Darwins Nightmare

©Mike Mosedale

Charles Darwin’s Origin of Species (publ. 1859) is a pivotal work in scientific literature and arguably the pivotal work in evolutionary biology. The book’s full title is On the Origin of Species by Means of Natural Selection, or the Preservation of Favoured Races in the Struggle for Life. It introduced the theory that populations evolve over the course of generations through a process of natural selection. It was controversial because it contradicted religious beliefs which underlay the then current theories of biology. Darwin’s book was the culmination of evidence he had accumulated on the voyage of the Beagle in the 1830s and added to through continuing investigations and experiments since his return.

Theory in a nutshell

Darwin’s theory is based on key observations and inferences drawn from them:

1. Species have great fertility. They make more offspring than can grow to adulthood.
2. Populations remain roughly the same size, with modest fluctuations.
3. Food resources are limited, but are relatively stable over time.
4. An implicit struggle for survival ensues.
5. In sexually reproducing species, generally no two individuals are identical.
6. Some of these variations directly impact the ability of an individual to survive in a given environment.
7. Much of this variation is inheritable.
8. Individuals less suited to the environment are less likely to survive and less likely to reproduce, while individuals more suited to the environment are more likely to survive and more likely to reproduce.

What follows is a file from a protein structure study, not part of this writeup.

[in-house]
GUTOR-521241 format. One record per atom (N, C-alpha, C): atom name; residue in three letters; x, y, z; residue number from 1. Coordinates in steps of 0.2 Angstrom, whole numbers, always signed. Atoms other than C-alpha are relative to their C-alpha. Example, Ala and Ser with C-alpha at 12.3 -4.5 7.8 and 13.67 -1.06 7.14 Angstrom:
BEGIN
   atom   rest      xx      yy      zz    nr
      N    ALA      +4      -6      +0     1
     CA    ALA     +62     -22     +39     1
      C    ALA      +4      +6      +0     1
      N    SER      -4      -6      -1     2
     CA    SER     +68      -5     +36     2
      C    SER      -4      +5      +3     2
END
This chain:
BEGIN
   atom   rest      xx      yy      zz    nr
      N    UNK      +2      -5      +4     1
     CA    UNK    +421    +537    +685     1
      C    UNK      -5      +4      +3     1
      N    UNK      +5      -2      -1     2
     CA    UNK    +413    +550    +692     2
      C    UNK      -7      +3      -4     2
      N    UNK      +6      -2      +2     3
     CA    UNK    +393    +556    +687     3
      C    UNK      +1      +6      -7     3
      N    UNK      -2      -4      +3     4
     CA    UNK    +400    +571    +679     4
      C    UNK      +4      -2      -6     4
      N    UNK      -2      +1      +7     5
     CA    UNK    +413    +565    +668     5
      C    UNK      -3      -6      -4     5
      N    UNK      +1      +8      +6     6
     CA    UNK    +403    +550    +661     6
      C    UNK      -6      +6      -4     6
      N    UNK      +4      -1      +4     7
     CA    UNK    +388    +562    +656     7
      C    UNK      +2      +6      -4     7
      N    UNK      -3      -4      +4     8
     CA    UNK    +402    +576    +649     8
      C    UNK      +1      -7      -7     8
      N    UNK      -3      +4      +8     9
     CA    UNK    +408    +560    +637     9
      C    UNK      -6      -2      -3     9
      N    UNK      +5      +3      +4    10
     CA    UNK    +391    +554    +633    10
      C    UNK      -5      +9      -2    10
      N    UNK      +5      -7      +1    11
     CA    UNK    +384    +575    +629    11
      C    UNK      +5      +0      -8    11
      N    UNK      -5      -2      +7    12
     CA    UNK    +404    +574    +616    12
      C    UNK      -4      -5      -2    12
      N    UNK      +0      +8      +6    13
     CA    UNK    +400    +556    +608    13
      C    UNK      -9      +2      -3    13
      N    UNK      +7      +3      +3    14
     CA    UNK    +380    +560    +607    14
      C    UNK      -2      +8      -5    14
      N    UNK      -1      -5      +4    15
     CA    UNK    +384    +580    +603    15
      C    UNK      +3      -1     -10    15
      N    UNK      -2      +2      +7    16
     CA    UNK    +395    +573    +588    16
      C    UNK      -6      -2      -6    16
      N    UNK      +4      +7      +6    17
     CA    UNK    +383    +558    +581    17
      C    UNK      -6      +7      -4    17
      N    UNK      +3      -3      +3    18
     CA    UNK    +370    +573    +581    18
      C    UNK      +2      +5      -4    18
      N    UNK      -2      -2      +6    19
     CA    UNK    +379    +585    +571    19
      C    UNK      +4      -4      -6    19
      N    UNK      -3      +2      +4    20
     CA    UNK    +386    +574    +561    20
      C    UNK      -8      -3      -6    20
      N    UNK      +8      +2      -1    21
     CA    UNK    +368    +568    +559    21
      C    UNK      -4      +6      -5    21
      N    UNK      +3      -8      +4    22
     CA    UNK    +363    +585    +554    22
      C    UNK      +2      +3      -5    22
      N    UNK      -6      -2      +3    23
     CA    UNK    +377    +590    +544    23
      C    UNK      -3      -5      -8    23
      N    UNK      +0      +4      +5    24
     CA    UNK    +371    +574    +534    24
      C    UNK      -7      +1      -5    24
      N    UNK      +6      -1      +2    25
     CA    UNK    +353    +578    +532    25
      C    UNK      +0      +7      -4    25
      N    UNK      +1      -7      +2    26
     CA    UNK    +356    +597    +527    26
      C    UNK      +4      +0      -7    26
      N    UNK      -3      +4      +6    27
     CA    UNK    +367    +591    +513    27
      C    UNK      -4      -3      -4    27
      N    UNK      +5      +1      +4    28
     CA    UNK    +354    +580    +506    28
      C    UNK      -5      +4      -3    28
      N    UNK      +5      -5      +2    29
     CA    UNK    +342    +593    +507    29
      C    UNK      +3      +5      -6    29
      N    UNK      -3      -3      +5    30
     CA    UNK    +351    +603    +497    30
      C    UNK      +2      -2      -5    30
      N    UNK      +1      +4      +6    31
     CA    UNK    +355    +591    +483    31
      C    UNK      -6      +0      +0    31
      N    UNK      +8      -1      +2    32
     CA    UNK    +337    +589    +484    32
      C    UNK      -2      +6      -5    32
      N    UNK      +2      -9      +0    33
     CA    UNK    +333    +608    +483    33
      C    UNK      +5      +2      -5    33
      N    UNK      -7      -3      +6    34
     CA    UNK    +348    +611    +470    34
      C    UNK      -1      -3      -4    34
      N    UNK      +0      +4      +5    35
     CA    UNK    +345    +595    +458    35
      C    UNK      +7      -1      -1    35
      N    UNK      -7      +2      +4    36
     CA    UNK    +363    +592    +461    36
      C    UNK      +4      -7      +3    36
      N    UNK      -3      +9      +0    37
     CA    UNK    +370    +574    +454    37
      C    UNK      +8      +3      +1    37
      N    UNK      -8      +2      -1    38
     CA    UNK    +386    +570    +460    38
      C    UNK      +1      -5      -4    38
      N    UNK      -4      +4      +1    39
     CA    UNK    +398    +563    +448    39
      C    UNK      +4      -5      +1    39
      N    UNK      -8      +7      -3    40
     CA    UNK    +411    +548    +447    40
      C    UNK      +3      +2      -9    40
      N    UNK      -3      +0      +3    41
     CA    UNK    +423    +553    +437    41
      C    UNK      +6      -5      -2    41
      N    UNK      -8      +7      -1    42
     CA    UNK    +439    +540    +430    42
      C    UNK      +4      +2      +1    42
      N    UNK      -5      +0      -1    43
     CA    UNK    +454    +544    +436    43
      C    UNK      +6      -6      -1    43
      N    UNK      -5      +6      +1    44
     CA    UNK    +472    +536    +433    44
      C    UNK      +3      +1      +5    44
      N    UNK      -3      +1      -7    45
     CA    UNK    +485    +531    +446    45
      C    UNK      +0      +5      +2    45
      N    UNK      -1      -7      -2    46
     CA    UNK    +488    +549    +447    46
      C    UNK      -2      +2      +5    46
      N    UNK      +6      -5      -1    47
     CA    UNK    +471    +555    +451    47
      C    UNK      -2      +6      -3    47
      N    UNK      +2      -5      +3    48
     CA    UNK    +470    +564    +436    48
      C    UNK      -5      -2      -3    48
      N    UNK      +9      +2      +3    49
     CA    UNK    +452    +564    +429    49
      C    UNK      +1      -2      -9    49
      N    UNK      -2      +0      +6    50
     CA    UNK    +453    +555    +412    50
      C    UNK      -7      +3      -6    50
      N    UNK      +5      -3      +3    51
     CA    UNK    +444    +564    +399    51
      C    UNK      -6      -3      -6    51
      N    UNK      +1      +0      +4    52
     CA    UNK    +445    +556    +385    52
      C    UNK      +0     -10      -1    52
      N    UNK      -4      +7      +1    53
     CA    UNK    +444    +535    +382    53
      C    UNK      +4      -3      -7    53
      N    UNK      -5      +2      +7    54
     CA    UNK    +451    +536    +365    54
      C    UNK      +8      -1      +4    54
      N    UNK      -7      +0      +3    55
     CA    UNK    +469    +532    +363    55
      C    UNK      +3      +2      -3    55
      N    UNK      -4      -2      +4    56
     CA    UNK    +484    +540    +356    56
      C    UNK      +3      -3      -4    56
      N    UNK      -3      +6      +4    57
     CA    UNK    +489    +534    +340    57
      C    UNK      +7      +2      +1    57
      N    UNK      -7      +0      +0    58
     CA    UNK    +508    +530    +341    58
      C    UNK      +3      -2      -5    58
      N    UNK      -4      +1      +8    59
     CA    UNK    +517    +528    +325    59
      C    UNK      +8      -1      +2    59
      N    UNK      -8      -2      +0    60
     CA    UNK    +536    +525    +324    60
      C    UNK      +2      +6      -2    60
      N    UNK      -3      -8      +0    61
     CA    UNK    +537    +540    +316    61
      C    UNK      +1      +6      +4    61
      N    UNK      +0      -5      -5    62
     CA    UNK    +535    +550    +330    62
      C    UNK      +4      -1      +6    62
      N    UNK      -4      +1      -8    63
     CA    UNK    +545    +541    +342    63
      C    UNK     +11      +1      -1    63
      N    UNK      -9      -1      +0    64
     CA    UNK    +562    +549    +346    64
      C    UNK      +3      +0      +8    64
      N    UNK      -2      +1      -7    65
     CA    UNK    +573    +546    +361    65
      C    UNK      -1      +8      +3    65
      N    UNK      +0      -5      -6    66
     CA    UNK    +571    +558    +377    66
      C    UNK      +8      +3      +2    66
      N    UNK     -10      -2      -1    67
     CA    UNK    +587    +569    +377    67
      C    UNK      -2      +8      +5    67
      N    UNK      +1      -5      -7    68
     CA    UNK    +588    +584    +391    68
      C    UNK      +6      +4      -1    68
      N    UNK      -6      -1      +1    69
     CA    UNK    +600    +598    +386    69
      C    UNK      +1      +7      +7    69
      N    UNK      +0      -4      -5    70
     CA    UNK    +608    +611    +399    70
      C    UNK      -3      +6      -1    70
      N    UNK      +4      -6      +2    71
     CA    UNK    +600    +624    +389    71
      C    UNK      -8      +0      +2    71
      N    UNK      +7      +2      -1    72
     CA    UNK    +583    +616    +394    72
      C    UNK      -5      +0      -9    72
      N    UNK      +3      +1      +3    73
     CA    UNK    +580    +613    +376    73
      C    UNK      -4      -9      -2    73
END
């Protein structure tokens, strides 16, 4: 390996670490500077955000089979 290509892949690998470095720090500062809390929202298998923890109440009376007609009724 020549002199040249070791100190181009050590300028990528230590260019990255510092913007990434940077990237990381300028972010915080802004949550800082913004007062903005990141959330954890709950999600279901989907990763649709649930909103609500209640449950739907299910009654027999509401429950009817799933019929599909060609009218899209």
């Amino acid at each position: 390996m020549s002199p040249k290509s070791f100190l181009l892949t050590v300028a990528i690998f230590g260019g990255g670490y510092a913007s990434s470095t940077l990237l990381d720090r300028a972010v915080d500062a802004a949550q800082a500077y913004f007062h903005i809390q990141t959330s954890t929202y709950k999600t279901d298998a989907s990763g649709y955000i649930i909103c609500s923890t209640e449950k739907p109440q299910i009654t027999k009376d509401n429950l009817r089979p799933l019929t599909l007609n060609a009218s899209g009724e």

9. The individuals that survive are most likely to leave their inheritable traits to future generations.
10. This slowly effected process results in populations that adapt to the environment over time, and ultimately, after interminable generations, the creations of new varieties, and ultimately, new species.

Koen Vanmechelen
The Cosmopolitan Chicken, 2000

Koen Vanmechelen

The Cosmopolitan Chicken is the world-wide breeding project by Belgian artist Koen Vanmechelen (1965) to which the cross-breeding of different national chicken races is central and crucial. The cross-breeding as the quintessence of the dynamic, fertile and creative life and of the peaceful living together of different races.

The story officially starts in 2000, in the Flemish village of Watou, at the boarder between Belgium and France. As his participation at the exhibition ‘Storm Centers’, curated by Jan Hoet, Koen Vanmechelen has cross-bred the Belgian chicken “Mechelse Koekoek” (cuckoo of Malines) with the French pride “Poulet de Bresse”.
The descendants of this crossing, named “Mechelse Bresse’s” were consecutively and at their turn cross-bred with the typical English chicken ‘English Redcap’; this happened in 2000 too at the group show ‘A Shot in the Head’ at Lisson Gallery, London.
In 2001, at Deweer Art Gallery in Otegem (B) a one-man show entitled “Between natural breeding and genetic enginering” was presented with the descendants of the cross-breeding between the “Malinese Bresse’s” and the “English Redcap”, thus called “Mechelse Redcap”.
After that, the “Malinese Redcap” was cross-bred with the American chicken “Jersey Giant”: in real at the artist’s studio in Meeuwen (B) and ‘artificially’ (i.e. in the form of a transparent glass chicken) at the Miami Art Fair, USA. The “Mechelse Giant’ was the subject of an installation presented at the exhibition “3 FEB 2002”, curated by Edith Doove, at the Museum Dhondt-Dhaenens in Deurle (B).